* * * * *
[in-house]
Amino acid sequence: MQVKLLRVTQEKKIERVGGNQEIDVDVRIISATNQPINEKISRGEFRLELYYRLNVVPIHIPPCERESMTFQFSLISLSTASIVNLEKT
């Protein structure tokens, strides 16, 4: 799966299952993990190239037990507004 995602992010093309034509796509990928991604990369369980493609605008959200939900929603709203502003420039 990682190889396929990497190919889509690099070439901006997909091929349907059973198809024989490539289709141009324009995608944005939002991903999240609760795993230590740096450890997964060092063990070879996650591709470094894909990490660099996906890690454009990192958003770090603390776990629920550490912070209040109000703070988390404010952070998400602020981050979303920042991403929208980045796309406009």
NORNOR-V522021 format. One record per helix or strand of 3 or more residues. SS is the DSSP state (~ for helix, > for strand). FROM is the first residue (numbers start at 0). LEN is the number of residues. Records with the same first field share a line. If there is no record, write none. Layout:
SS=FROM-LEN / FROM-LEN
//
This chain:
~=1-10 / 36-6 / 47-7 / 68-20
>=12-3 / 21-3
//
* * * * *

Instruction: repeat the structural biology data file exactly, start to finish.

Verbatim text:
[in-house]
Amino acid sequence: MQVKLLRVTQEKKIERVGGNQEIDVDVRIISATNQPINEKISRGEFRLELYYRLNVVPIHIPPCERESMTFQFSLISLSTASIVNLEKT
């Protein structure tokens, strides 16, 4: 799966299952993990190239037990507004 995602992010093309034509796509990928991604990369369980493609605008959200939900929603709203502003420039 990682190889396929990497190919889509690099070439901006997909091929349907059973198809024989490539289709141009324009995608944005939002991903999240609760795993230590740096450890997964060092063990070879996650591709470094894909990490660099996906890690454009990192958003770090603390776990629920550490912070209040109000703070988390404010952070998400602020981050979303920042991403929208980045796309406009």
NORNOR-V522021 format. One record per helix or strand of 3 or more residues. SS is the DSSP state (~ for helix, > for strand). FROM is the first residue (numbers start at 0). LEN is the number of residues. Records with the same first field share a line. If there is no record, write none. Layout:
SS=FROM-LEN / FROM-LEN
//
This chain:
~=1-10 / 36-6 / 47-7 / 68-20
>=12-3 / 21-3
//